Tryanuary is about three things for me; trying new beers, trying new pubs and revisiting pubs or bars that you may not tend to frequent with an aim to ‘rediscover’ them. The latter is what I got up to in my local town, Guiseley, and here I share my experience with you.
Guiseley is to the North West of Leeds, less than 15 minutes on a train from the city centre. A bit of local trivia; Harry Ramsden’s was set up in the town back in 1928. Also, Harry Corbett (of Sooty and Sweep fame) lived above a local chip shop that used to be called Springfield and is now our local; Midgeley’s. So, yes, we like fish and chips in this part of the world.
Back to the pub tour, I’ve been to all the pubs in Guiseley at least once before, but me and Leanne only tend to ever go to two on a regular basis. The Ings and Coopers are regulars for us and we’ve visited them for many years. I wanted to use the upcoming #tryanuary to think about why we don’t visit any of the others, and call in to see what we might be missing. There are 8* pubs in total to visit.
This is the pub we visit most and have been patrons for many years. This is a Market Town Tavern run pub, a Northern pub chain that has 19 run pubs. The biggest selection of draft beer in Guiseley can be found here, with eight cask pumps, one cider pump and ten keg lines. One of the cask pumps is taken by a permanent Timothy Taylor, one by a Rooster’s beer and one by an Okells beer, leaving five ever rotating guests. Locality is key here, with the produce from the kitchen all coming from local suppliers. Coopers offer a great food menu and this seems to be a big pull for many people.
When I popped in on my visit last month Brodie’s Prime from Hawkshead was on cask which turned out to be the best beer of the day by far. The atmosphere is always chilled and you’re guaranteed to see a pub dog or two.
This venues previous incarnation was Cellar V (great name), which closed down over three years ago. It was a popular venue amongst locals to go for a bite to eat. Later in the evening it turned into more of a ‘night out’ venue with DJ and cocktails taking centre stage. The owners of the Yard in Ilkley invested £250,000 in the premises to bring it back to life in September 2016.
I’ve tried to get on with this place a few times, forcing myself to go in on a different day of the week, but it just doesn’t work for me. It’s a strange combinations of cafe-come pub-come loud music venue that just isn’t a pull for me.
They have three cask pumps all dedicated to local breweries. When I visited one was unfortunately off so it was Ilkley Mary Jane or Baildon Blonde. I opted for the latter, a very basic blonde beer, which made me wish I’d gone for Mary Jane to be honest. There are ten keg taps here, with the likes of Meantime Pale or Brooklyn Lager. They also have a Bavarian Punk Pilsner which comes with a scantily clad ‘punk rock chick’ on top of the tap handle. Disappointing to see. Their bottle offering is supplied by Matthew Clark’s basic craft range package.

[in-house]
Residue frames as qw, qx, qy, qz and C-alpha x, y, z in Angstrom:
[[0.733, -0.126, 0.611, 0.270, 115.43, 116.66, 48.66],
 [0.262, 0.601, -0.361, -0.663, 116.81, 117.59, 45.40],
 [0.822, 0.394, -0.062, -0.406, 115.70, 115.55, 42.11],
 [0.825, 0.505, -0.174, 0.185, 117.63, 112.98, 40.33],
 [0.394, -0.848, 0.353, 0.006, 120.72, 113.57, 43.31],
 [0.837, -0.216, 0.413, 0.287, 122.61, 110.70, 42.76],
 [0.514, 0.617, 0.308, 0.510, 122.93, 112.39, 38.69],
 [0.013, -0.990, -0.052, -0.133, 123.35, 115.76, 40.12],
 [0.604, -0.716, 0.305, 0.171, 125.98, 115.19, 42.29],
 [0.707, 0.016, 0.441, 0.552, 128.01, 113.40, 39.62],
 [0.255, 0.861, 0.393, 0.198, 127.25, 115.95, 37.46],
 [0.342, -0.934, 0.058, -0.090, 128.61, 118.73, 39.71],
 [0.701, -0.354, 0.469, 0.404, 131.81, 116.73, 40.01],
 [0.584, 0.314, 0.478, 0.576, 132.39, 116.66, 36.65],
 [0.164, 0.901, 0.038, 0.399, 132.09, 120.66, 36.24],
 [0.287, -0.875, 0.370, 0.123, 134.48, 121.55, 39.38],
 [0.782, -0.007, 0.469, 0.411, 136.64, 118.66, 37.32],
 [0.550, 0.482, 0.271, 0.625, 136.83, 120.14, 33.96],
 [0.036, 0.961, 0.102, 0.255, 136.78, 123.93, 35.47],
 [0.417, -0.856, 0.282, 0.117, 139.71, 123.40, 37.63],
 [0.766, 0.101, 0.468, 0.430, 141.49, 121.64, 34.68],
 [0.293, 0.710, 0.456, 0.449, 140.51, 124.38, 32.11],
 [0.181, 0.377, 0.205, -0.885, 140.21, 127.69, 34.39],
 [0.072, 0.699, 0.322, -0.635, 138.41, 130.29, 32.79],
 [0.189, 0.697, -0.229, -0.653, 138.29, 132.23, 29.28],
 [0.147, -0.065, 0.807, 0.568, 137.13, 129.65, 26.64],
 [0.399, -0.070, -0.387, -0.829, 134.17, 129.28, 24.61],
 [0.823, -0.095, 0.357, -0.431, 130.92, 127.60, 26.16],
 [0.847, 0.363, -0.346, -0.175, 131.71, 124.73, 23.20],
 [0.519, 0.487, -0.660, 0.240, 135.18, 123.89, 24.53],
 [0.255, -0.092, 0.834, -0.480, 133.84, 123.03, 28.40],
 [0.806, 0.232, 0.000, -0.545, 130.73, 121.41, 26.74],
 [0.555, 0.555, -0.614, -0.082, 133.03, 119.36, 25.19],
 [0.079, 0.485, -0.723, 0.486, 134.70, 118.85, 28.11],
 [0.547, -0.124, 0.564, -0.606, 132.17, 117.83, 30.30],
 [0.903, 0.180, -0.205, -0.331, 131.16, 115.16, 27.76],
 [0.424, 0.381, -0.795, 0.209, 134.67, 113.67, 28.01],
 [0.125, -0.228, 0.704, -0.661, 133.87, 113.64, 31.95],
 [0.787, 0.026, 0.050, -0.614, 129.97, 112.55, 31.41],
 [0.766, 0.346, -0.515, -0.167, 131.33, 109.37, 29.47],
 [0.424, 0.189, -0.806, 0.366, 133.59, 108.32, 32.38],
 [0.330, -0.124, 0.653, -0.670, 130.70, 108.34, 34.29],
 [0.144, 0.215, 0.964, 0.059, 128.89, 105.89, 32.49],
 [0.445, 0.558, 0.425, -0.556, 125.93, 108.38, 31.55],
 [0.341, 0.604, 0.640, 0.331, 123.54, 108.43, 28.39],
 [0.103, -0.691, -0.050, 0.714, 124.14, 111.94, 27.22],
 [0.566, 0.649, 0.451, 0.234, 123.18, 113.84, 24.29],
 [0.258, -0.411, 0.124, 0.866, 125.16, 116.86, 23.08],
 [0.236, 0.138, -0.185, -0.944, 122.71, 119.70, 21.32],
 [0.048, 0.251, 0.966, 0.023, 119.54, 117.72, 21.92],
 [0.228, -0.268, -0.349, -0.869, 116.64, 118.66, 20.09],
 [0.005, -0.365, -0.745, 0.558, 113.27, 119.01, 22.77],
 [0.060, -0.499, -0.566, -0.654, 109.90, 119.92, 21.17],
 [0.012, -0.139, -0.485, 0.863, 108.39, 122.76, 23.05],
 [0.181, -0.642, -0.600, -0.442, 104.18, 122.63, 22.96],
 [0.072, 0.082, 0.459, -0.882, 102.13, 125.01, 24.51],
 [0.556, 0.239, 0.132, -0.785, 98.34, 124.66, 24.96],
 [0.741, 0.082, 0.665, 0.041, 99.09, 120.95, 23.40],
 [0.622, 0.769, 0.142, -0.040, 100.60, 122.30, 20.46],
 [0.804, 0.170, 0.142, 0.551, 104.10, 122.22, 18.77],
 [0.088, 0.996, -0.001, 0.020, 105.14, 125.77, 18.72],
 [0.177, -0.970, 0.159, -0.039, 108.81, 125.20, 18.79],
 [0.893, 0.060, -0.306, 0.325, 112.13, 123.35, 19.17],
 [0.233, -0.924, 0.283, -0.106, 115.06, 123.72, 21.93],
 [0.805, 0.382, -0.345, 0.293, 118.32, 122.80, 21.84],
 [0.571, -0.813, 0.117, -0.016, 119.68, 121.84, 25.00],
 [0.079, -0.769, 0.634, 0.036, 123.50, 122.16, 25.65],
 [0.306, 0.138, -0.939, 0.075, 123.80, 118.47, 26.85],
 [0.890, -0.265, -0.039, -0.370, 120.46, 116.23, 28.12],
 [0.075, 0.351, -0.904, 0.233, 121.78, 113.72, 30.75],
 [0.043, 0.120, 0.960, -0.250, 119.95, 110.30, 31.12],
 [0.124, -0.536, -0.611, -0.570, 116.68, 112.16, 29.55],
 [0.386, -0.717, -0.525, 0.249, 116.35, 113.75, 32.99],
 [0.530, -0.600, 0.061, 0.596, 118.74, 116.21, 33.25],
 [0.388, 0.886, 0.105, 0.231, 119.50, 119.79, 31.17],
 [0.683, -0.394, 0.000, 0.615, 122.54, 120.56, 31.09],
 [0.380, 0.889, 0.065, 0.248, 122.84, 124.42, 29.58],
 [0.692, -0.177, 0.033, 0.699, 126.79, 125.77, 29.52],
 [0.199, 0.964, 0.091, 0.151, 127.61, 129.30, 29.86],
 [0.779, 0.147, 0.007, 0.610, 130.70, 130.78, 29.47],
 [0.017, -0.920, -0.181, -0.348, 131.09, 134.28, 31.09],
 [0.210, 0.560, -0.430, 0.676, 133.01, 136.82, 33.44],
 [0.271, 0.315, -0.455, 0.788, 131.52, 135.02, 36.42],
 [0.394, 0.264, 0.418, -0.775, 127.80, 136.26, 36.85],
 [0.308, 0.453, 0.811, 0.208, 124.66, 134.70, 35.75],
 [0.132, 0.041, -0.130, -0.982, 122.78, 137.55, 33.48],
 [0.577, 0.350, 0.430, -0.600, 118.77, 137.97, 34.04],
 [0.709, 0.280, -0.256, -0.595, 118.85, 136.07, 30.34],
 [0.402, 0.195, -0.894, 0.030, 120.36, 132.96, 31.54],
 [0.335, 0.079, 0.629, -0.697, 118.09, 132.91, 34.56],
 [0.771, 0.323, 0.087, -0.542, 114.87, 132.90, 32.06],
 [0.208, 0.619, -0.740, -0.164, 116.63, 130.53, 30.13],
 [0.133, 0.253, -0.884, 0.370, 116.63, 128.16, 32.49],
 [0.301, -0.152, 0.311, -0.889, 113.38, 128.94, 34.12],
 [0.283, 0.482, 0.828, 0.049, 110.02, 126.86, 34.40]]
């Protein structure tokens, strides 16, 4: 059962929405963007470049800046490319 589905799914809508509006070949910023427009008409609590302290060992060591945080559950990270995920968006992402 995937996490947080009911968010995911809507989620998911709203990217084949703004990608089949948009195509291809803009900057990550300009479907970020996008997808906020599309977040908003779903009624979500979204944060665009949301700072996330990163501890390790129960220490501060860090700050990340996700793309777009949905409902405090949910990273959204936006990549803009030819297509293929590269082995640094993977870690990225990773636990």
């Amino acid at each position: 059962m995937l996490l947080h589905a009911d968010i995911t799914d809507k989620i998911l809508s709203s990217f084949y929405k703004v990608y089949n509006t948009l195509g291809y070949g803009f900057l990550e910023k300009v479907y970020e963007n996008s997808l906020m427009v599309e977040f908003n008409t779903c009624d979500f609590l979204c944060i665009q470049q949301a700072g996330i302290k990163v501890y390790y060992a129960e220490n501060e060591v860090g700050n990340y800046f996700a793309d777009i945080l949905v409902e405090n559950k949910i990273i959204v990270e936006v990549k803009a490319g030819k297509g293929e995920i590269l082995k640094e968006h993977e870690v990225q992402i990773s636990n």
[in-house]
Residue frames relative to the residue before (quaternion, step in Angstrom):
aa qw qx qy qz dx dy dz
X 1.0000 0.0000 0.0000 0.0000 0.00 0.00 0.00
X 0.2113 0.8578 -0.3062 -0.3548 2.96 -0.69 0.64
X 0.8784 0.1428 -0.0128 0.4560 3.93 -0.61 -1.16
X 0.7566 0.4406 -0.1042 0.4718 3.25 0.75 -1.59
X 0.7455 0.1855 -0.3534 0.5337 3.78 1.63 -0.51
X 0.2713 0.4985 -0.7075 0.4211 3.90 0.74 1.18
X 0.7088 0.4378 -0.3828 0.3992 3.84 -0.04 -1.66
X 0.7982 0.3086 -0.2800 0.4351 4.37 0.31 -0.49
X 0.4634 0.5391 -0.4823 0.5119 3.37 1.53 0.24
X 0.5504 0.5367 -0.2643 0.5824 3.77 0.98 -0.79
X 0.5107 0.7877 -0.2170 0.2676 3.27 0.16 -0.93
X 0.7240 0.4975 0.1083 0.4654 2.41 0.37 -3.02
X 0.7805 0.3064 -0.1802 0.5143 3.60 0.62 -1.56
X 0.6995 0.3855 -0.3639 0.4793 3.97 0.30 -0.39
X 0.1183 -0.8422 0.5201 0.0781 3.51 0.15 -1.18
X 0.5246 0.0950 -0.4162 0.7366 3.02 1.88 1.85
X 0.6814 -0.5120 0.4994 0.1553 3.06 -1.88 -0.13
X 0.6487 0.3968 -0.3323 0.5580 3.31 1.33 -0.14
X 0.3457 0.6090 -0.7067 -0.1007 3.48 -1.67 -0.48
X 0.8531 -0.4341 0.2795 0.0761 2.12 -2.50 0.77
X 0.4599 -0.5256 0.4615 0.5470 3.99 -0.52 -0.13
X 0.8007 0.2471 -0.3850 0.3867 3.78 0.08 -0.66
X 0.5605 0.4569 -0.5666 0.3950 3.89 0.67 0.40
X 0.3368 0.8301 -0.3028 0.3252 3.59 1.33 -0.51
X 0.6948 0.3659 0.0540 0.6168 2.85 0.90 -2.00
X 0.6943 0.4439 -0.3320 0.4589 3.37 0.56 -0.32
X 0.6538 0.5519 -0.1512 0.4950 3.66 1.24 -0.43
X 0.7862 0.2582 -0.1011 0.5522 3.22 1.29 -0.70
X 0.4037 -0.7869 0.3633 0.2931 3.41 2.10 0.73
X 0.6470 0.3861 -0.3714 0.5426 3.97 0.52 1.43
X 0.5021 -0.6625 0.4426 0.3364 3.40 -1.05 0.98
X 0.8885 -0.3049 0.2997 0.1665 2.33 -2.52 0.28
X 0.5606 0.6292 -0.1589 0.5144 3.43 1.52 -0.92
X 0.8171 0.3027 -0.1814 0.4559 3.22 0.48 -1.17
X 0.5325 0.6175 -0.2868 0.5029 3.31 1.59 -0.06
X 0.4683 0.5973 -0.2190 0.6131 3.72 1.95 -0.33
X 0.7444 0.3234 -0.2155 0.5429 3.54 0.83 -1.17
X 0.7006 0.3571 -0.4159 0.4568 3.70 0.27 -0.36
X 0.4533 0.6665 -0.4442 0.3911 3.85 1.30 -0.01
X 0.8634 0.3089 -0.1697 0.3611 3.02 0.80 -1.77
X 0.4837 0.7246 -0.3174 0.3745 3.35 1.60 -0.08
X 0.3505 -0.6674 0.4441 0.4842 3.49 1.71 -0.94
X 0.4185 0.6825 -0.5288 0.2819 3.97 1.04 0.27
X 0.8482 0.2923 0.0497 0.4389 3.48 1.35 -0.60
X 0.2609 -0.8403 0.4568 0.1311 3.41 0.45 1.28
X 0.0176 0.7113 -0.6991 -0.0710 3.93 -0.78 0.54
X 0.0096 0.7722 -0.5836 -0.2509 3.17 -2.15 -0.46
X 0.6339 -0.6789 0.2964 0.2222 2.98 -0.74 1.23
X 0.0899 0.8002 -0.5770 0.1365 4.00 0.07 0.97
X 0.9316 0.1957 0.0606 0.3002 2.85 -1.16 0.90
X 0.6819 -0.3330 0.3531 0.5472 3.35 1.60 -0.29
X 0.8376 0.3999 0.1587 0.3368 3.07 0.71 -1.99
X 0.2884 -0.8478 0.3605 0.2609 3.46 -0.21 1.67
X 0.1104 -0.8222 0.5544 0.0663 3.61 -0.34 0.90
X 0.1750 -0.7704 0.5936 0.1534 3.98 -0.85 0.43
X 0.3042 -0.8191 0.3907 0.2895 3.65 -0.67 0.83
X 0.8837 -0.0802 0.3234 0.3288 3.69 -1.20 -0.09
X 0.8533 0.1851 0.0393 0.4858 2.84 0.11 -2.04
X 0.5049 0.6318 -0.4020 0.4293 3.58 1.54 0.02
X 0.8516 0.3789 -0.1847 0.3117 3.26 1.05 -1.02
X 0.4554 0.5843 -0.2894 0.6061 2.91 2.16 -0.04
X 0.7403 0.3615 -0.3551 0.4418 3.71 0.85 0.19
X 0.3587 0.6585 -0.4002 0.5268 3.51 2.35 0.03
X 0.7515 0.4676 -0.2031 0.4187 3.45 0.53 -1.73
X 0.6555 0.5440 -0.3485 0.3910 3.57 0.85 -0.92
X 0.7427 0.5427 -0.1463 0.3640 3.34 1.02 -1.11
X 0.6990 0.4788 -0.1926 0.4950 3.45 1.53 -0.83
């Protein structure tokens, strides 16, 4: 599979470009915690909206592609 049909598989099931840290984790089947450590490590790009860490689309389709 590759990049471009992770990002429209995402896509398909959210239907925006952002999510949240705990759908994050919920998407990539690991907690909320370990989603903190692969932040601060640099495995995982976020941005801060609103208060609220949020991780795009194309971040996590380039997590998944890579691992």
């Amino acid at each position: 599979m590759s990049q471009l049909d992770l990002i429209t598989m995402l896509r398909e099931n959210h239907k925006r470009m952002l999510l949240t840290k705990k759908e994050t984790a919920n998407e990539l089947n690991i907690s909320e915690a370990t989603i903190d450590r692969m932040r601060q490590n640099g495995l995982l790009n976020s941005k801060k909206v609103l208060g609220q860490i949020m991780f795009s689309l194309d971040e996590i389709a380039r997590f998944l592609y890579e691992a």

One major plus is that there are coat hooks everywhere in here – something we also look out for in a pub!
This is a place that caters for a large amount of tastes, just not for me personally.
This pub, for me, has the best beer garden in Leeds. Nestled on the edge of a housing estate near the Leeds > Ilkley train line, you get transported to a quaint oasis. After Coopers this is where we tend to go for a pint. This pub has survived several recessions and it’s brilliant to see it keeps going. Only a wet offering behind the bar, no food here (unless you go on a Friday late afternoon where they’ll put on a free spread for all pub goers).
The beer here isn’t anything to write home about, five hand pulls that don’t rotate; Landlord, Wainwright, Theakstons Best Bitter, Saltaire Blonde and Tetleys. What I will say is the beers are kept superbly – one of the best pints of hand pull you will ever have the pleasure of drinking. Aside from the cask there are seven keg taps hosting four lagers, John Smith’s, Cider and Guinness. However, you don’t really come here for the beer. Spring and Summer is all about the beer garden and then Autumn and Winter are all about the cosy fire inside and the warm homely feels.
I can’t remember last time I went in here to be honest, it must be at least 12 years ago. A pub that has opened and closed a few times over the years. There is no polite way to put it – this is probably the worst pub I’ve been in. Putting the poor beer choices to one side, it was cold, not just in temperature but in decor. It hasn’t had a lick of paint or a face-lift in about 25 years. They have two cask pumps here, both were off. At the time when I was in there, there was myself and another guy who had control of the TV remote playing whatever he fancied. I opted for a Guinness, which was super chilled and just gave me brain freeze. Really struggled to find a positive for this place which is an absolute shame.